It could probably come at a better time for the UK's embattled prime minister, but having invited President Trump to visit the country back in January last year, May must now host the highly controversial leader while fighting to keep her government together after two hammer blow resignations from David Davis and Boris Johnson. Arguably forced to cosy up to the president by the need for a favourable post-Brexit trade
deal, May has been cautious about criticising Trump, despite his actions or words having often been condemned by other world leaders and UK allies.
The British public seems to understand this dilemma to some extent, though, as a new Independent/BMG survey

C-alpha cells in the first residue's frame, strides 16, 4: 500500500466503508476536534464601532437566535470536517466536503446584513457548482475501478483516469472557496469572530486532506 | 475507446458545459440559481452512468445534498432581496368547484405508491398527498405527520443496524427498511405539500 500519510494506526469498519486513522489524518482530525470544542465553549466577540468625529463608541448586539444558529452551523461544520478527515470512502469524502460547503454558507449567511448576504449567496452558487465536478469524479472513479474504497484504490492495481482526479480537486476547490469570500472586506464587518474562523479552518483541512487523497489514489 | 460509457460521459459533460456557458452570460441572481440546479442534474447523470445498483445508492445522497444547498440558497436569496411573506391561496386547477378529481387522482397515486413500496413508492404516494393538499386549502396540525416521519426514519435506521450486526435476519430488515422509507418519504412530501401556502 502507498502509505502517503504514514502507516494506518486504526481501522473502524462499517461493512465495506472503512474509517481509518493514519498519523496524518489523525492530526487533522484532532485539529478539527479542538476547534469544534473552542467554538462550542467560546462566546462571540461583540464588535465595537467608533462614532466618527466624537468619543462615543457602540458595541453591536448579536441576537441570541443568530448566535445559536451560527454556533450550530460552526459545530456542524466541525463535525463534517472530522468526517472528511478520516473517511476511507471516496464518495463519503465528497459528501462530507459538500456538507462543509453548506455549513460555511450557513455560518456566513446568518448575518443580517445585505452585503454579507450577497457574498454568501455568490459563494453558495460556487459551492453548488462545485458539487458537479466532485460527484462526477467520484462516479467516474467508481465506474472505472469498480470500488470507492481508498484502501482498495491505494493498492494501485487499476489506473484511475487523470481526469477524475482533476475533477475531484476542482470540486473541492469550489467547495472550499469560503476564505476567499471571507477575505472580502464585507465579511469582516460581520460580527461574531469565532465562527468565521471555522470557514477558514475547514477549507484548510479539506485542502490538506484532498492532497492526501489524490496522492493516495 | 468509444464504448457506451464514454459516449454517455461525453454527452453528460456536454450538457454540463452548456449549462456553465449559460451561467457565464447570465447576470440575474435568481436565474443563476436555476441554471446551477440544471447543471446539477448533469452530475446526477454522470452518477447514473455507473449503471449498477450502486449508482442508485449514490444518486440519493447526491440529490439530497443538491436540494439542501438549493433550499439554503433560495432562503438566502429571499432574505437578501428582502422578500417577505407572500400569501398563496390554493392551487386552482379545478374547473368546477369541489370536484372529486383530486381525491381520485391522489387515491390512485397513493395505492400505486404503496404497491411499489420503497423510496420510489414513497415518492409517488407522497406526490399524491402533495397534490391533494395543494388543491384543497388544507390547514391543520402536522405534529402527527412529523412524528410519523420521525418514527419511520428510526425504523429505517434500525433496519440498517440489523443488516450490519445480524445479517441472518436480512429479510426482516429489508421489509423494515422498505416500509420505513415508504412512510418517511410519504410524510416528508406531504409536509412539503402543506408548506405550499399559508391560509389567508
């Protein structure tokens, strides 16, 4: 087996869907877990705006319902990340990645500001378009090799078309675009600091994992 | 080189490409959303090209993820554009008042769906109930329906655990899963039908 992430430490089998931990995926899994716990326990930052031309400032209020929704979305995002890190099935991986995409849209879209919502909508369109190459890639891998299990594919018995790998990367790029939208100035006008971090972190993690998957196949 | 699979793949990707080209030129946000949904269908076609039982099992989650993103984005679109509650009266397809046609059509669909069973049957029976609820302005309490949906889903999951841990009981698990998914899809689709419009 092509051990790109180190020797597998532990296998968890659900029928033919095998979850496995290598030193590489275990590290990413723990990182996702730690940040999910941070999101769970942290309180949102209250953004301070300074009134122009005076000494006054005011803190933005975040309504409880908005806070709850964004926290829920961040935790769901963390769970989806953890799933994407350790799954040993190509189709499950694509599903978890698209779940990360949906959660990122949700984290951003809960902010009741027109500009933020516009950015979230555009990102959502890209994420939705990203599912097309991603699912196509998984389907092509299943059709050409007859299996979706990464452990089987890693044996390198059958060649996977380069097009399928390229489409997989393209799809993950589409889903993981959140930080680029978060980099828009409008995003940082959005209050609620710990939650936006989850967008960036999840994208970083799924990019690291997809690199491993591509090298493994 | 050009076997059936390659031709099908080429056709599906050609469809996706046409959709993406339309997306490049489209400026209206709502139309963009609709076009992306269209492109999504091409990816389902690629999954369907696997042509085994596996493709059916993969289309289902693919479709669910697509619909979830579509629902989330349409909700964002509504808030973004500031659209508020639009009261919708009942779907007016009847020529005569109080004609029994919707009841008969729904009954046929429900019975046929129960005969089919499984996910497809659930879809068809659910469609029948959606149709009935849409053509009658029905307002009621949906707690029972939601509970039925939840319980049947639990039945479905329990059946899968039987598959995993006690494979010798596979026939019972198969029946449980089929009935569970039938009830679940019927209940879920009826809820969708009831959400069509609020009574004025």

has shown. When asked if they thought Trump should have been invited to visit, the largest share of respondents (42 percent) said 'no'. Asked if they thought the UK should make every effort to accommodate Trump in order to negotiate a trade agreement however, the responses were essentially flipped, with most (44 percent) saying it must indeed do this. The controversy surrounding his visit this Thursday is probably the least of May's worries at the moment, but it nevertheless seems that for her, this is simply a necessary evil for her long-term plans for the country.